Hostile Takeover By S. Andrew Swann

Part of series

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ISBN: 9781101667514


Published by (2004-11-02)

Now in an omnibus edition, the Hostile Takeover trilogy introduces a planet where the only laws are those of self-preservation and profit.

Bakunin is a world with a law unto itself—the only human-colonized planet that has consistently refused to join the Terran Confederacy or permit any form of organized government to take root. When the TEC, the covert operations and enforcement branch of the Confederacy, decides to do something about Bakunin, Colonel Klaus Dacham is the man they put in charge. His opening target is Dominic Magnus, the head of Godwin Arms and Armament.

Though Dom loses the first battle, he, his allies, and his surviving employees carefully plan their own return strike. Until they receive a desperate message from one of their own, revealing what the TEC is really up to on Bakunin.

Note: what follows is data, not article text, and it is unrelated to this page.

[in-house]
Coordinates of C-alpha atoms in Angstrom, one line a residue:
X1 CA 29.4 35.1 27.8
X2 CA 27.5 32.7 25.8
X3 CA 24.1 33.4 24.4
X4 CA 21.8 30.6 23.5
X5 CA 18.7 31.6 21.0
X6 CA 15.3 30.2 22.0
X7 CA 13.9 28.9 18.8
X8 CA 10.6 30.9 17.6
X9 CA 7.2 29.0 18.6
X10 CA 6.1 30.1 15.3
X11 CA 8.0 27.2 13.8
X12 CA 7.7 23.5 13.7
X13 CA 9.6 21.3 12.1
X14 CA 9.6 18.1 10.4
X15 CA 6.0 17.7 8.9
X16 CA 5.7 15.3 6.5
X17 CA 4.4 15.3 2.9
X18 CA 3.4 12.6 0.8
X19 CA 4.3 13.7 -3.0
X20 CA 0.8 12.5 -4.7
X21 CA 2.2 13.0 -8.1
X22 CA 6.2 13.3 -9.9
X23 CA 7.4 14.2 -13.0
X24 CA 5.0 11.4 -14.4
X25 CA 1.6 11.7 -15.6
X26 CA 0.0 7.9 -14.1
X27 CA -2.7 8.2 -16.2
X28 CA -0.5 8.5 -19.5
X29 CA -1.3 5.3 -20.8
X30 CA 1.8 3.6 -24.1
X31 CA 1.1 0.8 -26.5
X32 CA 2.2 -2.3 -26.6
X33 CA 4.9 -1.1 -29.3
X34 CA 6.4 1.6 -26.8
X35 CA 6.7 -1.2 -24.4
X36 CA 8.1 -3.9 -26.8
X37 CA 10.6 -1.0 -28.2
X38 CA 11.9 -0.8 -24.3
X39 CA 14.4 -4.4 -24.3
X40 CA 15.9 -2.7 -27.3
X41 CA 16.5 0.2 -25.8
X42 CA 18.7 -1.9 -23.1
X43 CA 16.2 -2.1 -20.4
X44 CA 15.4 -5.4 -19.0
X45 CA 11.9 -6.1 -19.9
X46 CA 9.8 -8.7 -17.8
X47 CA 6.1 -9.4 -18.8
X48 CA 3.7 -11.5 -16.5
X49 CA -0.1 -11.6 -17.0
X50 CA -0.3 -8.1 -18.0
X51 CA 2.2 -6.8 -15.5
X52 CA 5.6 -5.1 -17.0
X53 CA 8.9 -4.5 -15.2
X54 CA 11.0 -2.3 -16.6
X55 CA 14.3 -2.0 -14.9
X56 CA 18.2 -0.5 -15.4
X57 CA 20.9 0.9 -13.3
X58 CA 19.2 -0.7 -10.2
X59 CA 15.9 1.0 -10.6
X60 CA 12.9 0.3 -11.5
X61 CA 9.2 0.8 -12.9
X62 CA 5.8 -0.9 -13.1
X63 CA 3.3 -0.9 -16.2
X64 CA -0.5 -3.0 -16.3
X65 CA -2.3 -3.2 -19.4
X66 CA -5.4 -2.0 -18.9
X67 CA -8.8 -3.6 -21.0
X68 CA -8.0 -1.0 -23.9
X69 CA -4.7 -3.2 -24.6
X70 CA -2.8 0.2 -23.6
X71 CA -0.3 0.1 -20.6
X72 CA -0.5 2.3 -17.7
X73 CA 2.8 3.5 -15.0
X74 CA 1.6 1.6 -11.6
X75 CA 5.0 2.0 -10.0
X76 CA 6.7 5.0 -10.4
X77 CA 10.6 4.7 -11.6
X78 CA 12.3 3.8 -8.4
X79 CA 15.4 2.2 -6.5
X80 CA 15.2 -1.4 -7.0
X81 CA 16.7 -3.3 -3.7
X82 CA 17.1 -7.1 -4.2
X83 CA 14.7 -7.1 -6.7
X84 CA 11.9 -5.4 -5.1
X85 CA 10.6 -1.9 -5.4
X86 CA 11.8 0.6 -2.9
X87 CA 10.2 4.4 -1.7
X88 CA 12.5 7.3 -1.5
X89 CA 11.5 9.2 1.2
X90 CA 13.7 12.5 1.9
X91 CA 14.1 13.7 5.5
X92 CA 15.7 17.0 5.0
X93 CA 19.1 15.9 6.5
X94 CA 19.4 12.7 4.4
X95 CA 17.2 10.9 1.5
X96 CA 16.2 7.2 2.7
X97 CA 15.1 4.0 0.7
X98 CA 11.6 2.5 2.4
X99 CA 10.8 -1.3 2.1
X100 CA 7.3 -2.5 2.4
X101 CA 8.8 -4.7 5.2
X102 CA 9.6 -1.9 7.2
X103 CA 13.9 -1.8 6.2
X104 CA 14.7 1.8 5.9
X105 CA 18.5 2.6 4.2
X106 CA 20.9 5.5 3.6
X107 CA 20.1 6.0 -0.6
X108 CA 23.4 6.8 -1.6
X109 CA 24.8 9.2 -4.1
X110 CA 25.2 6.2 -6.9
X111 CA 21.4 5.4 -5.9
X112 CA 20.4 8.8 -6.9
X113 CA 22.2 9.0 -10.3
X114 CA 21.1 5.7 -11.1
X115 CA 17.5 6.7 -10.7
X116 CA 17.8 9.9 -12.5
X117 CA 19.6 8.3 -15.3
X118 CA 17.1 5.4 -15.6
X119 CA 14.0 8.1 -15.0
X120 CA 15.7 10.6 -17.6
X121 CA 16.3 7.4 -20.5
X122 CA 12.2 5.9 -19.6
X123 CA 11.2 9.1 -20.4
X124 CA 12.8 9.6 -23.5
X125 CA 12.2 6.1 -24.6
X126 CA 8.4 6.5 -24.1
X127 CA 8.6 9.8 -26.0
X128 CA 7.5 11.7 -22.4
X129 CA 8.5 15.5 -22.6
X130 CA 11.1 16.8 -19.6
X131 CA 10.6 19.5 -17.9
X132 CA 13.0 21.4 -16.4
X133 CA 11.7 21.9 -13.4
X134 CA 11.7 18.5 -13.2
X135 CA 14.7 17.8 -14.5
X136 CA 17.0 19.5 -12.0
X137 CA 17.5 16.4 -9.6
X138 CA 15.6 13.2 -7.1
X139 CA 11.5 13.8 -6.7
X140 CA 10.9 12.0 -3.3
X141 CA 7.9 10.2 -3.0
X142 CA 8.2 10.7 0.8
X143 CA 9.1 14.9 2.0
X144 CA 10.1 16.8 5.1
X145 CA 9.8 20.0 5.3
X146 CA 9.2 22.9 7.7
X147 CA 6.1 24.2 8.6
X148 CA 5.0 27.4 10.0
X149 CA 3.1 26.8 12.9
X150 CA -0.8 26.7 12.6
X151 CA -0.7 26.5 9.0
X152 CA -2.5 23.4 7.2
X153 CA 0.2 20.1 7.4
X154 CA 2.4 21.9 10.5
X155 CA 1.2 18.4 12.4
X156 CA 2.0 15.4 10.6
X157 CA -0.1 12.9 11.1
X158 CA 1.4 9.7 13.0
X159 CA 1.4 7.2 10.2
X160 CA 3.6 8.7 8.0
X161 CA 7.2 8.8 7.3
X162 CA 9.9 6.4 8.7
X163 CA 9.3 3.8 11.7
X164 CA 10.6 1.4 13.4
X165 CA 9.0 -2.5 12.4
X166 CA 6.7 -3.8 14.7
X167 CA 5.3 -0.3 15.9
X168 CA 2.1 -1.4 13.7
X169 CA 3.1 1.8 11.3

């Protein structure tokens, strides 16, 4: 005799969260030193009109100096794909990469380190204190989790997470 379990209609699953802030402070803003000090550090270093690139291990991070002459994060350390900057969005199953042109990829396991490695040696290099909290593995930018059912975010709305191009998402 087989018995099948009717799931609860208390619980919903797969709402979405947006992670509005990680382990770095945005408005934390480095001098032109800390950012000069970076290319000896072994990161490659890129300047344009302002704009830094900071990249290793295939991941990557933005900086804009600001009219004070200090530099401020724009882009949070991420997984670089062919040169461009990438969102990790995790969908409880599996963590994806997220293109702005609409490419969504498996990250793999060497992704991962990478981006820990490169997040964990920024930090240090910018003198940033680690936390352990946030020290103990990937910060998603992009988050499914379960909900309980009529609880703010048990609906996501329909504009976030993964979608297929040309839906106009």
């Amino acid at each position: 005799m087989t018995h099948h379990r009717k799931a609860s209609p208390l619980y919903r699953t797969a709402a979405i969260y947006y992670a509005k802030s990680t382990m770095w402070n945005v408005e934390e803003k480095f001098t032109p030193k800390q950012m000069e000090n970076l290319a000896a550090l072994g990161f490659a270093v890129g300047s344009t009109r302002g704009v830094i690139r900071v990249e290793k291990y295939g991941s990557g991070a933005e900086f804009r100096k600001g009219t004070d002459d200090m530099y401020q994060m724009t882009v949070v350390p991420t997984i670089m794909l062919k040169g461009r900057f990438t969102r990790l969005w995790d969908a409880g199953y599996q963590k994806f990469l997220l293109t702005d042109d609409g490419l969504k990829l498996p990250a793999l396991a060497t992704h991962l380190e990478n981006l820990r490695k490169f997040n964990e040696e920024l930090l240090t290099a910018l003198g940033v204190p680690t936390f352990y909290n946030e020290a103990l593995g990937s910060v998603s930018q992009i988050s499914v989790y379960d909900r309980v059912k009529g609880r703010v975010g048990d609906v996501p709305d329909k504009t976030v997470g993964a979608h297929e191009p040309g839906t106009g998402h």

Suddenly, the stakes are far beyond personal revenge. Bakunin is about to become an unwitting pawn in a Confederacy-wide power struggle. And to the mastermind behind the entire plan, it doesn’t really matter whether anyone on the planet is left alive at the end of it—so long as TEC achieves its goal.

Book Details

Format: eBook
Price: 9.99 CAD / 8.99 USD
Published: 2004-11-02
ISBN: 9781101667514
Page Count: 976

Praise for the Hostile Takeover trilogy

“With Profiteer, S. Andrew Swann proves himself one of the best of the hard-boiled, action-adventure science fiction writers today…. The tale is impossible to put down and will leave you eager for the sequel.” —Philadelphia Weekly Press

“Military intelligence takes on anarchy and big corporations in this hot, hard-hitting SF novel…. This is good old-fashioned military SF, full of action, colorful characters, and plenty of hardware.” —Locus

A swashbuckling adventure with dramatic reversals and surprises enough to keep you guessing until the final chapter.” —Science Fiction Chronicle

“An enticing mix of politics and warfare, with a gratifying amount of wonder and speculation.” —The New York Review of Science Fiction